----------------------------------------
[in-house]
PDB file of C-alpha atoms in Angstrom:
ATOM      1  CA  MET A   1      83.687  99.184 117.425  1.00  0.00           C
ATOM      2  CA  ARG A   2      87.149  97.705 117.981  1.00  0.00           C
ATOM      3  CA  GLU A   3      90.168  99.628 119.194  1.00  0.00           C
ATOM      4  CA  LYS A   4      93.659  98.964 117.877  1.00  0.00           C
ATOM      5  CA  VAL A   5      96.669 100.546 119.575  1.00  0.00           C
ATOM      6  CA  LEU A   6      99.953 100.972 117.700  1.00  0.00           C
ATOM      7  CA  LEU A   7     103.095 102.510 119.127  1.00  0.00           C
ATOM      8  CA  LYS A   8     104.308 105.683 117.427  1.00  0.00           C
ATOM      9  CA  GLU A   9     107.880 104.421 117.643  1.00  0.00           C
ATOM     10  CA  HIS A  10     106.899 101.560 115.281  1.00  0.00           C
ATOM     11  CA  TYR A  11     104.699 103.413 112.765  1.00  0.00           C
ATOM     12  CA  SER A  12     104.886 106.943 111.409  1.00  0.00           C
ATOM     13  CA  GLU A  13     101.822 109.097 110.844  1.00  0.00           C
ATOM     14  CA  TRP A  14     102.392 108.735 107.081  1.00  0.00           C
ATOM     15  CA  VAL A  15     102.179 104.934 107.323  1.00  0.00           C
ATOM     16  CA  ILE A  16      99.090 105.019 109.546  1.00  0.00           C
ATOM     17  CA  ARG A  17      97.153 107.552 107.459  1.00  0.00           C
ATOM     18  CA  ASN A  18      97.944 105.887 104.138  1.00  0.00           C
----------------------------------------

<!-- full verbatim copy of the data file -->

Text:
[in-house]
PDB file of C-alpha atoms in Angstrom:
ATOM      1  CA  MET A   1      83.687  99.184 117.425  1.00  0.00           C
ATOM      2  CA  ARG A   2      87.149  97.705 117.981  1.00  0.00           C
ATOM      3  CA  GLU A   3      90.168  99.628 119.194  1.00  0.00           C
ATOM      4  CA  LYS A   4      93.659  98.964 117.877  1.00  0.00           C
ATOM      5  CA  VAL A   5      96.669 100.546 119.575  1.00  0.00           C
ATOM      6  CA  LEU A   6      99.953 100.972 117.700  1.00  0.00           C
ATOM      7  CA  LEU A   7     103.095 102.510 119.127  1.00  0.00           C
ATOM      8  CA  LYS A   8     104.308 105.683 117.427  1.00  0.00           C
ATOM      9  CA  GLU A   9     107.880 104.421 117.643  1.00  0.00           C
ATOM     10  CA  HIS A  10     106.899 101.560 115.281  1.00  0.00           C
ATOM     11  CA  TYR A  11     104.699 103.413 112.765  1.00  0.00           C
ATOM     12  CA  SER A  12     104.886 106.943 111.409  1.00  0.00           C
ATOM     13  CA  GLU A  13     101.822 109.097 110.844  1.00  0.00           C
ATOM     14  CA  TRP A  14     102.392 108.735 107.081  1.00  0.00           C
ATOM     15  CA  VAL A  15     102.179 104.934 107.323  1.00  0.00           C
ATOM     16  CA  ILE A  16      99.090 105.019 109.546  1.00  0.00           C
ATOM     17  CA  ARG A  17      97.153 107.552 107.459  1.00  0.00           C
ATOM     18  CA  ASN A  18      97.944 105.887 104.138  1.00  0.00           C